The variable nature of wind and solar power means storing energy is a huge part of the fight to mitigate climate change
Why have batteries become important?
In a world increasingly anxious about climate change, the surge in the generation of renewable energy over the past 20 years offers a sliver of hope. But the variable nature of wind and solar power means that storing energy until consumers need it has become the next big challenge. And so, large-scale battery installations are springing up across electricity grids around the world, to make them more flexible. In 2017, more than 1GW of power storage capacity was added around the world – a record, yes, but still a drop in the ocean of global energy demand.
How do batteries like this work?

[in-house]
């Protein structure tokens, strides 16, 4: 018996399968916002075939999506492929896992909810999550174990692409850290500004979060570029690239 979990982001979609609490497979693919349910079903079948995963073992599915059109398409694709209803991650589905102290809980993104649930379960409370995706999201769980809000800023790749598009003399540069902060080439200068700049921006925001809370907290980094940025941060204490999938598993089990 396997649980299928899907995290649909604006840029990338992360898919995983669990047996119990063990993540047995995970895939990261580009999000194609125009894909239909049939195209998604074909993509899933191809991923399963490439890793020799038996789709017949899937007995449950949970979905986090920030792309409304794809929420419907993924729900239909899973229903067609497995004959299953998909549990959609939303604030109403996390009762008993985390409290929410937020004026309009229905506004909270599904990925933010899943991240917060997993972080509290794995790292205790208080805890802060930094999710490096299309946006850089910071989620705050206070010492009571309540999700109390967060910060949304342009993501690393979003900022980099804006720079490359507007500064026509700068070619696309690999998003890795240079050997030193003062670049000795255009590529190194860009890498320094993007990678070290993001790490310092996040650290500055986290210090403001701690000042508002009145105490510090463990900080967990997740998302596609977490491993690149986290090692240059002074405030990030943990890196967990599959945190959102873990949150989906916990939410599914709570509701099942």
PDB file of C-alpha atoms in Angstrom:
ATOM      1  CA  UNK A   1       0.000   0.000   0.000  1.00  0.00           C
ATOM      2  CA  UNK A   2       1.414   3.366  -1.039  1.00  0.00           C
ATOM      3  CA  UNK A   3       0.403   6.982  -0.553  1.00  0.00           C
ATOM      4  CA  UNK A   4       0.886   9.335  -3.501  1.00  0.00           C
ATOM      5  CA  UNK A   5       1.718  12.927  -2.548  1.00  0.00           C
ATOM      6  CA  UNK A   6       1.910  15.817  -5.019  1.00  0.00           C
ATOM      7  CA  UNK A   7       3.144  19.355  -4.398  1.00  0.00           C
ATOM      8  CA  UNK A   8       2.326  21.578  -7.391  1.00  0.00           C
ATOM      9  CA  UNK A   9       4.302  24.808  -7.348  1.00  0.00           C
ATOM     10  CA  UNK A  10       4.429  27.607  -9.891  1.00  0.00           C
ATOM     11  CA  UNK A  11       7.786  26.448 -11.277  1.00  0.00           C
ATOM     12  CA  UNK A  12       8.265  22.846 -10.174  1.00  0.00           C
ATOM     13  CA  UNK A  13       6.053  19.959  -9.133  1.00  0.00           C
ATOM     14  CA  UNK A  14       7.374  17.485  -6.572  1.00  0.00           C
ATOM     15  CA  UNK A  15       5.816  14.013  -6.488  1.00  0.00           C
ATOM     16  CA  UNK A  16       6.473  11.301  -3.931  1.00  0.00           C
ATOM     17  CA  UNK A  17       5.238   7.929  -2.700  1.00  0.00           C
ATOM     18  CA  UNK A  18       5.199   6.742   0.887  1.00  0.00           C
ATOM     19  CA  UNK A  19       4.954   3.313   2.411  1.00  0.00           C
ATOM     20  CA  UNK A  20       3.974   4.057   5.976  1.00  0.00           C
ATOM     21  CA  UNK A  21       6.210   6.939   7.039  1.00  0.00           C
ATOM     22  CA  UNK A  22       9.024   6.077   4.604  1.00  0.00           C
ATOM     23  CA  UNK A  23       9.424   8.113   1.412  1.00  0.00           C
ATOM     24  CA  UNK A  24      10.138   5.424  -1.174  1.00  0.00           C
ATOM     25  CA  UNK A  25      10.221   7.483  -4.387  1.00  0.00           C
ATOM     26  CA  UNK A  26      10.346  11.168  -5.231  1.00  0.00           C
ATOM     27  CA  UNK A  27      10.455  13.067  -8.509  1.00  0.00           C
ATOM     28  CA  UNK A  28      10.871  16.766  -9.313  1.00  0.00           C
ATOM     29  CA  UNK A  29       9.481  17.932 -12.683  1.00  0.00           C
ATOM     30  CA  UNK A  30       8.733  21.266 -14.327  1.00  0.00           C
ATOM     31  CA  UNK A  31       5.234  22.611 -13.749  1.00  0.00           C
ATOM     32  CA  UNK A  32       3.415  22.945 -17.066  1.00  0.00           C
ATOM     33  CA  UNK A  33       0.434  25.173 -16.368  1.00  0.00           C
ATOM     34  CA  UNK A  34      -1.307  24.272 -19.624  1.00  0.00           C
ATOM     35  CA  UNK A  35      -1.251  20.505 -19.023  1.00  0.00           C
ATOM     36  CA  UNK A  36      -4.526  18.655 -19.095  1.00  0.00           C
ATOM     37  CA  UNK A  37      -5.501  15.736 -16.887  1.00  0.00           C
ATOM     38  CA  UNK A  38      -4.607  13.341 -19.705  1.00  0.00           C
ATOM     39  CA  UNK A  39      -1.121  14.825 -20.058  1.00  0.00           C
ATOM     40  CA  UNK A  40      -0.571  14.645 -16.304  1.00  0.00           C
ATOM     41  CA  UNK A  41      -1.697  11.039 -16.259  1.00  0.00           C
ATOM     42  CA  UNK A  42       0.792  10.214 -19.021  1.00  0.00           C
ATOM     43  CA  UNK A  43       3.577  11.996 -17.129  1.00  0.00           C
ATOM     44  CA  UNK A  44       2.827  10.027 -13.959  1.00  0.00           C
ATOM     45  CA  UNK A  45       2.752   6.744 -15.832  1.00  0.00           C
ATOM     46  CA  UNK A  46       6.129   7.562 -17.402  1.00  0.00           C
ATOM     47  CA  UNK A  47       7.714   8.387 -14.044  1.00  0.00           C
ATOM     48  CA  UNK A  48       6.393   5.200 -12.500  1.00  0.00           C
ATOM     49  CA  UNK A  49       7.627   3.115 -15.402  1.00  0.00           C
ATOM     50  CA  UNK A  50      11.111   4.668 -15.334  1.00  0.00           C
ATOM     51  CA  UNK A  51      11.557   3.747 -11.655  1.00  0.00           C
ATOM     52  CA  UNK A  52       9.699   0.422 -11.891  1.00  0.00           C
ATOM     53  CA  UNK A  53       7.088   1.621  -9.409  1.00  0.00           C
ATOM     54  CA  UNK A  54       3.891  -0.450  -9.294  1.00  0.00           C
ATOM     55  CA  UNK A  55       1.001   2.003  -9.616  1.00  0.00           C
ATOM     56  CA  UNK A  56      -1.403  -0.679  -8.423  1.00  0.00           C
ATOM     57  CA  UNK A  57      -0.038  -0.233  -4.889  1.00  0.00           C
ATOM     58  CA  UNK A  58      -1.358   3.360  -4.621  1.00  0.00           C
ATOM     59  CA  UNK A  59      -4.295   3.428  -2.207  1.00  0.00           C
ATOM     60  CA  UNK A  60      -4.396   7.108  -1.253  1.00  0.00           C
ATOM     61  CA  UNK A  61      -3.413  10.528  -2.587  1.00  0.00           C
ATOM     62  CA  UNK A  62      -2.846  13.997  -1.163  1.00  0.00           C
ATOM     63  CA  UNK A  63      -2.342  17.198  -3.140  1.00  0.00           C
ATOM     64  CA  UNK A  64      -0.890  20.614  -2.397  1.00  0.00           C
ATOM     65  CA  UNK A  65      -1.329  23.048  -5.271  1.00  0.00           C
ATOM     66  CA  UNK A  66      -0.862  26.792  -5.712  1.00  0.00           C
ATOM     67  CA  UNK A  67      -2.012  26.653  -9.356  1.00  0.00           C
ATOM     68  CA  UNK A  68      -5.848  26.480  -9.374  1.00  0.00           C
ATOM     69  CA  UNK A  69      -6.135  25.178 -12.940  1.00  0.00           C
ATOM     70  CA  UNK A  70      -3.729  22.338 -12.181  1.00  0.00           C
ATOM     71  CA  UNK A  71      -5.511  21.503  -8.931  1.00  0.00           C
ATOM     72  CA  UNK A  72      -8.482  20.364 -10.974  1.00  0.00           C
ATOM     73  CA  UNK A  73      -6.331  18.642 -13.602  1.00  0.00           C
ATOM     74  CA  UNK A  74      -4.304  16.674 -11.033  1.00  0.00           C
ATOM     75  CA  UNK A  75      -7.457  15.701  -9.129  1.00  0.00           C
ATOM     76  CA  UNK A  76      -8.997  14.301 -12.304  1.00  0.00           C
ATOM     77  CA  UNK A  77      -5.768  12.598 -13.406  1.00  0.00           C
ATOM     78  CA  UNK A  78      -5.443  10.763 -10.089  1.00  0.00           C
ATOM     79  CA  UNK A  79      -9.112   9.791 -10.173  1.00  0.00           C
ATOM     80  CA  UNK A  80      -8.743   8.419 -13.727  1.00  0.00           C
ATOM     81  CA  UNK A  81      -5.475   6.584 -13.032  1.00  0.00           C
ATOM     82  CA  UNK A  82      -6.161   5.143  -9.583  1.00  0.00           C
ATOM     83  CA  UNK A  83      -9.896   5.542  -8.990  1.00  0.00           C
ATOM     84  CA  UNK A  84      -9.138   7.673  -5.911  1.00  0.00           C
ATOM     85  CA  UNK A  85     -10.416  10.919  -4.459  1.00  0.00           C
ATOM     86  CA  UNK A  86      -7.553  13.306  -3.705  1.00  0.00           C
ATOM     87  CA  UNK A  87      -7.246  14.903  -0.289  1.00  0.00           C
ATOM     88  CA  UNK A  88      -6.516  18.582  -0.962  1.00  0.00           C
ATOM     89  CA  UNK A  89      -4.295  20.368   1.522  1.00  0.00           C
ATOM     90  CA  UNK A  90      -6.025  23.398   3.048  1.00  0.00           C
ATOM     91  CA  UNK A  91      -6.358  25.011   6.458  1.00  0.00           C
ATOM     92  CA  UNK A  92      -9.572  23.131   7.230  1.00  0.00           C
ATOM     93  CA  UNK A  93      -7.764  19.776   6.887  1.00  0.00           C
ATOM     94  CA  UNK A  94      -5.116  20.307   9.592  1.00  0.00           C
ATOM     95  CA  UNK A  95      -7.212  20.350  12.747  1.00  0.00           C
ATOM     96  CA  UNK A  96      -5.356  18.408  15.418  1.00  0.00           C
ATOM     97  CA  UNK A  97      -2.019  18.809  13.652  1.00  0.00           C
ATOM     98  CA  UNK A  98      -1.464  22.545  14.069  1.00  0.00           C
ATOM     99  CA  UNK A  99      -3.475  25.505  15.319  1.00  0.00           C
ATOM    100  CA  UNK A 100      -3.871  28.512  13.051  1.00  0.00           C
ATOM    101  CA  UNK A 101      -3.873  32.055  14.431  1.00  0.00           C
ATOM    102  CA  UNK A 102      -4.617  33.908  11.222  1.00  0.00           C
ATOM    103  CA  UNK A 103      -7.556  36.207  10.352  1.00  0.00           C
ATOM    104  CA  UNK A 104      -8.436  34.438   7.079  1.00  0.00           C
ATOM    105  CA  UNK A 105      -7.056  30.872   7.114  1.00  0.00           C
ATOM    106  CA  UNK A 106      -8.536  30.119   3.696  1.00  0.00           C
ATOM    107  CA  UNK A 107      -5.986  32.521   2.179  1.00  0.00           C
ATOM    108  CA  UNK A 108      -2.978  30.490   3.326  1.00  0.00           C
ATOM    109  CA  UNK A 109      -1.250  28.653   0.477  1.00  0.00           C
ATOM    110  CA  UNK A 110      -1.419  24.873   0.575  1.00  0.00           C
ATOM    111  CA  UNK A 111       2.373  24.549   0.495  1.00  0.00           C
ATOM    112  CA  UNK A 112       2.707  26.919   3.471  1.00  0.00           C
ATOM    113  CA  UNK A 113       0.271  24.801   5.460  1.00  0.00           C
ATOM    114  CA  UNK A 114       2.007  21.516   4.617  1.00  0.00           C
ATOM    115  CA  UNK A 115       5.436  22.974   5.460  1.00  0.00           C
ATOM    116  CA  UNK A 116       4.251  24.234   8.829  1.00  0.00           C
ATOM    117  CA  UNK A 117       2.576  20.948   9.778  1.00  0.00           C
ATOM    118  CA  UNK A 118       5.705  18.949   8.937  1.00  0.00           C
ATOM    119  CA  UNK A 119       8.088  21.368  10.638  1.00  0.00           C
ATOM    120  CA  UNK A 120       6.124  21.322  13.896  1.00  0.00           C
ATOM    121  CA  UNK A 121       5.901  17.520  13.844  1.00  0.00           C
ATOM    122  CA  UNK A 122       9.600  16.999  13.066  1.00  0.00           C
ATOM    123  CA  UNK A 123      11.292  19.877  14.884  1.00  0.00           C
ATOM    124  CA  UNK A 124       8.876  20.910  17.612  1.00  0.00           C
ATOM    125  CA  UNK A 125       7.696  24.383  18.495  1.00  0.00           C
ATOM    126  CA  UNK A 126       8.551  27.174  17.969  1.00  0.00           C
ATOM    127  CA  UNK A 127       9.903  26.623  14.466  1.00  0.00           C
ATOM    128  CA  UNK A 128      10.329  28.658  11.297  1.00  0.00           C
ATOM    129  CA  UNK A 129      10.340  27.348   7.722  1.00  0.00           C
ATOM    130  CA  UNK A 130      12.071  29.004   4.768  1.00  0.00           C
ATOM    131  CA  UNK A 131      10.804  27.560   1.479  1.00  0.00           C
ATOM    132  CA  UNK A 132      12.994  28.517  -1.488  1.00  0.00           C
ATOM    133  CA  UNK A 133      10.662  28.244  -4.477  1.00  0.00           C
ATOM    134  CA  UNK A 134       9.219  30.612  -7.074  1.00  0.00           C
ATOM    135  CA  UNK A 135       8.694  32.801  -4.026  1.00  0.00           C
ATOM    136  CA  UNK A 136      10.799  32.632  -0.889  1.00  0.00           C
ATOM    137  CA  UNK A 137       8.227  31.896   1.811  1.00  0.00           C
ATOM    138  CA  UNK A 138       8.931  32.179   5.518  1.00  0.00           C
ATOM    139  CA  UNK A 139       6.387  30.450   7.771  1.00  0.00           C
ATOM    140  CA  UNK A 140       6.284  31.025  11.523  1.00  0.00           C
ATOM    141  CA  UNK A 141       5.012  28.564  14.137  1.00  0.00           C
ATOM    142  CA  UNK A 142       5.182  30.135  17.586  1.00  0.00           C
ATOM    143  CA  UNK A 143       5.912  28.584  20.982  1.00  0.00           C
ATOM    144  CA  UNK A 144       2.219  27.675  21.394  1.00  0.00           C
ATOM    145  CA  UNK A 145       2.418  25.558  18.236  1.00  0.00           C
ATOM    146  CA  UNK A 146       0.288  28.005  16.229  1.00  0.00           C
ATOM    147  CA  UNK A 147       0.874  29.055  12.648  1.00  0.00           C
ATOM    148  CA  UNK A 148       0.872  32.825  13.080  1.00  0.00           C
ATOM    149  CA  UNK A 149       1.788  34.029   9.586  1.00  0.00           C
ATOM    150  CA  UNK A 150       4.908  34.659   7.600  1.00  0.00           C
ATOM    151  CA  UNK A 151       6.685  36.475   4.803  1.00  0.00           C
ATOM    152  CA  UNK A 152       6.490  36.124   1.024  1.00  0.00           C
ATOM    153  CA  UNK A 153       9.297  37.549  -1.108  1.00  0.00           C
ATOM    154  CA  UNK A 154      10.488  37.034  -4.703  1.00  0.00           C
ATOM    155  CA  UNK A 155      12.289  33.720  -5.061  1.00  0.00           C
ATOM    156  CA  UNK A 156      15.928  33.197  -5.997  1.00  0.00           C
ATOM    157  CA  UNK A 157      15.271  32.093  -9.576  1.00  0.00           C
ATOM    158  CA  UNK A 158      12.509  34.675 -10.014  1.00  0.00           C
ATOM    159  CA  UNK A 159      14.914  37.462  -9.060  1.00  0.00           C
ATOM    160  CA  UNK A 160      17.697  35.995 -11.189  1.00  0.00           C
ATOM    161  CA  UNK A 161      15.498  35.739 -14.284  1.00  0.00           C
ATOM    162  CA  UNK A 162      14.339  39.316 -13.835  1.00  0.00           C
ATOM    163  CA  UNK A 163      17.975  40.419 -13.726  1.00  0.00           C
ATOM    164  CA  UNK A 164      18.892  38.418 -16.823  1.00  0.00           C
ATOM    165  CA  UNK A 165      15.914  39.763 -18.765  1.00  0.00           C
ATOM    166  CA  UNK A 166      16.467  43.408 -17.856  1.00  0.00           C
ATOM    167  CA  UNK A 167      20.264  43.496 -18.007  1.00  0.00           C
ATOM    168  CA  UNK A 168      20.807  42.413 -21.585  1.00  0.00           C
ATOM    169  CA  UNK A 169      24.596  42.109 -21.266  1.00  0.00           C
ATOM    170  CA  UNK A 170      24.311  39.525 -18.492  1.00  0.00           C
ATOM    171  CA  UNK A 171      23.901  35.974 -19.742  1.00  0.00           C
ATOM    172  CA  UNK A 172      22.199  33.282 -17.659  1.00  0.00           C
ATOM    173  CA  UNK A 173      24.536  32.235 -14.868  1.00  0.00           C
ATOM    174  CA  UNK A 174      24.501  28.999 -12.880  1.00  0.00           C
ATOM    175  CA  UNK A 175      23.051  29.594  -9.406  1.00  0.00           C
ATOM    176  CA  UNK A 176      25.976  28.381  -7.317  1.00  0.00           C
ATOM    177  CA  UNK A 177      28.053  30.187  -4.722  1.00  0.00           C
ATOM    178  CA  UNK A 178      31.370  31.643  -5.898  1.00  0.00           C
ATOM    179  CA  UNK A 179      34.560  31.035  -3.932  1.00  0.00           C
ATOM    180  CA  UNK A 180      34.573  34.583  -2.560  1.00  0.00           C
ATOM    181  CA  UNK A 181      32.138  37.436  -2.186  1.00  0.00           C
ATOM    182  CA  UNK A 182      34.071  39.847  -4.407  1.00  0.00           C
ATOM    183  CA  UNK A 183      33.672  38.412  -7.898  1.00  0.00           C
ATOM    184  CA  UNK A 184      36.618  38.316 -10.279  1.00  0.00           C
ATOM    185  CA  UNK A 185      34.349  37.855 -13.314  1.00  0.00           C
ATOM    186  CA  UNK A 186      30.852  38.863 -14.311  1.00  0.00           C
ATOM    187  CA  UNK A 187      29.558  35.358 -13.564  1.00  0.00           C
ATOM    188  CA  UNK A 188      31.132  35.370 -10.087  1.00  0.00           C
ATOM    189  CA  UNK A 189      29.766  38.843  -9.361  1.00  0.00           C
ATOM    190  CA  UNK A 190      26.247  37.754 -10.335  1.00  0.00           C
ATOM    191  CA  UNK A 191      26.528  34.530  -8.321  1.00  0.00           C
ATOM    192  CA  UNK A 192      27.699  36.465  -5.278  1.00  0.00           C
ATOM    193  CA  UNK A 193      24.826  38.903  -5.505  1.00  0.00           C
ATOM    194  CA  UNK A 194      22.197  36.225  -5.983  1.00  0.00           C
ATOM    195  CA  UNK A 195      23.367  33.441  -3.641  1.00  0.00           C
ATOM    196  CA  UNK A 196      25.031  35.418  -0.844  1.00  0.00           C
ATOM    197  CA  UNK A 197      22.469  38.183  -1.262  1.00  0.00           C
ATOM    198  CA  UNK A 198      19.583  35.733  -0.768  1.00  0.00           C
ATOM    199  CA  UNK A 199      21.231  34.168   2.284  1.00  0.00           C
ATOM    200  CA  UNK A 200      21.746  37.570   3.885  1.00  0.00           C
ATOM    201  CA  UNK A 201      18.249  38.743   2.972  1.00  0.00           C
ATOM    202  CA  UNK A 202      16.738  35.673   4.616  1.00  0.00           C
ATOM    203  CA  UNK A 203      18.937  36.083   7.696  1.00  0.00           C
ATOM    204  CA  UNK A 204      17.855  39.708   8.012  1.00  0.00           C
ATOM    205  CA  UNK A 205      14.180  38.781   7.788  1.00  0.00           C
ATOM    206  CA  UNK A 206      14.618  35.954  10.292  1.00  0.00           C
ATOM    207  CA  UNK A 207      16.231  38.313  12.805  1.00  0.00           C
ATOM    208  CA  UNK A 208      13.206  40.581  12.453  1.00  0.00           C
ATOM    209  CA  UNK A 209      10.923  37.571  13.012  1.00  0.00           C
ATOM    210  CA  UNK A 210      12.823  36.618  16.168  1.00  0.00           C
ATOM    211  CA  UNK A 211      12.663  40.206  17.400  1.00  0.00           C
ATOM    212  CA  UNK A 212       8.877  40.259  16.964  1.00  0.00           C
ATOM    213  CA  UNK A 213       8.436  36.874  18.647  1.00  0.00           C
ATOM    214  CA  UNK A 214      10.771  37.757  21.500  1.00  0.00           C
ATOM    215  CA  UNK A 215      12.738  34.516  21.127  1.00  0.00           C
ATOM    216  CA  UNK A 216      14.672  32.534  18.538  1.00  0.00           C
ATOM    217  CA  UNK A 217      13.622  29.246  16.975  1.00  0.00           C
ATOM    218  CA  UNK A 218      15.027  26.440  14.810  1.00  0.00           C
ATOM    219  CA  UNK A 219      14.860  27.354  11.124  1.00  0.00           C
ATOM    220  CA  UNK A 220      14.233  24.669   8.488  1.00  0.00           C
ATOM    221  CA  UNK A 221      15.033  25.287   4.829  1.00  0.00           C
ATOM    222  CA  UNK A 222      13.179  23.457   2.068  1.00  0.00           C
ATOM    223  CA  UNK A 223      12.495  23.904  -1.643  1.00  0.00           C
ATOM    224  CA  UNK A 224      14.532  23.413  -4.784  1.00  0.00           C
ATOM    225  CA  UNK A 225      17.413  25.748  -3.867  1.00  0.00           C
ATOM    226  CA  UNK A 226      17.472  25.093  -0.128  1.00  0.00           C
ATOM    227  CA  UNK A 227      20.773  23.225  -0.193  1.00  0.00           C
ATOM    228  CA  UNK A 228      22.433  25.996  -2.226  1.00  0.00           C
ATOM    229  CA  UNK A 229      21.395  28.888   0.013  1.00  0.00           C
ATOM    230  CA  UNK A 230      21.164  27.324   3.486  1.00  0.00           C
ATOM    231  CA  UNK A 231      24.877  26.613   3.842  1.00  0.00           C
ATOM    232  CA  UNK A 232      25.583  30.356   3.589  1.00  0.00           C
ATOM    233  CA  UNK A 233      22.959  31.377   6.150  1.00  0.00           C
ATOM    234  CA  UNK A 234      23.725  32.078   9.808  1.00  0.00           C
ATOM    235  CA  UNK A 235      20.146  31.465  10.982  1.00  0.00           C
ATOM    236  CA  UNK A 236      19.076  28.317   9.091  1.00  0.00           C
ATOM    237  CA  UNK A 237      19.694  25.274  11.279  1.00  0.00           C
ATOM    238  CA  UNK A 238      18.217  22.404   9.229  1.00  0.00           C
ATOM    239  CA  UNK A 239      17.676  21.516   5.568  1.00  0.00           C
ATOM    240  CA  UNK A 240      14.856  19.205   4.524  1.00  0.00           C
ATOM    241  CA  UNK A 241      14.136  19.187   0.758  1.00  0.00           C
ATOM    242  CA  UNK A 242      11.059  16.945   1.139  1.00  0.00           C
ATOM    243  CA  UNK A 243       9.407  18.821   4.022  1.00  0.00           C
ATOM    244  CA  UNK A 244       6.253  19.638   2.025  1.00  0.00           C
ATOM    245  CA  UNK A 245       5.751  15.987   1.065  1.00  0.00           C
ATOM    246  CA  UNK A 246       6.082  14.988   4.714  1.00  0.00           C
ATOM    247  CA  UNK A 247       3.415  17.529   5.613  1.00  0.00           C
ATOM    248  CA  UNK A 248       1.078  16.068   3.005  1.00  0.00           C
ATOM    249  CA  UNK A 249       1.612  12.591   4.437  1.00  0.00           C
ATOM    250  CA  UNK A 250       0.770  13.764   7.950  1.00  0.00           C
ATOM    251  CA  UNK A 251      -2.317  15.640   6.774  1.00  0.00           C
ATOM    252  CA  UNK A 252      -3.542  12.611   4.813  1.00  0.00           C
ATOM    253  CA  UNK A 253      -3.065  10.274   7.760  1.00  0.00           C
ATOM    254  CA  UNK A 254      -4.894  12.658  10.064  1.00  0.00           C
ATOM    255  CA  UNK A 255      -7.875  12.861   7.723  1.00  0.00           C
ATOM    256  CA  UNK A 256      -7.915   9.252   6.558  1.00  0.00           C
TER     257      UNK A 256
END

Of course, we are not talking about a few AAA batteries here. And yet, all batteries broadly work in a similar manner.
Electrical energy is converted to chemical energy when you charge a battery, and then the process is reversed when you draw power from it.
There are three main constituents of most batteries: two electrodes and some form of chemical medium called the electrolyte, which can be a liquid, gel or solid. To generate electricity, a chemical reaction takes place that sees electrons move from the negative electrode, called the anode, to the positive electrode, called the cathode.
When you charge the battery, the process is reversed, sending electrons back to the anode.
So how many of these big batteries are there?
There is around 500MW of large-scale battery power installed around the UK, a figure that is expected to double within three years, according to the analysts Aurora Energy Research. Almost all capacity uses lithium-ion.
Globally installed power is expected to top 50GW by 2020 – and surge to almost 1,000GW by 2040, according to Bloomberg NEF. That would equate to about 7% of the world’s energy capacity.
Read more: The Guardian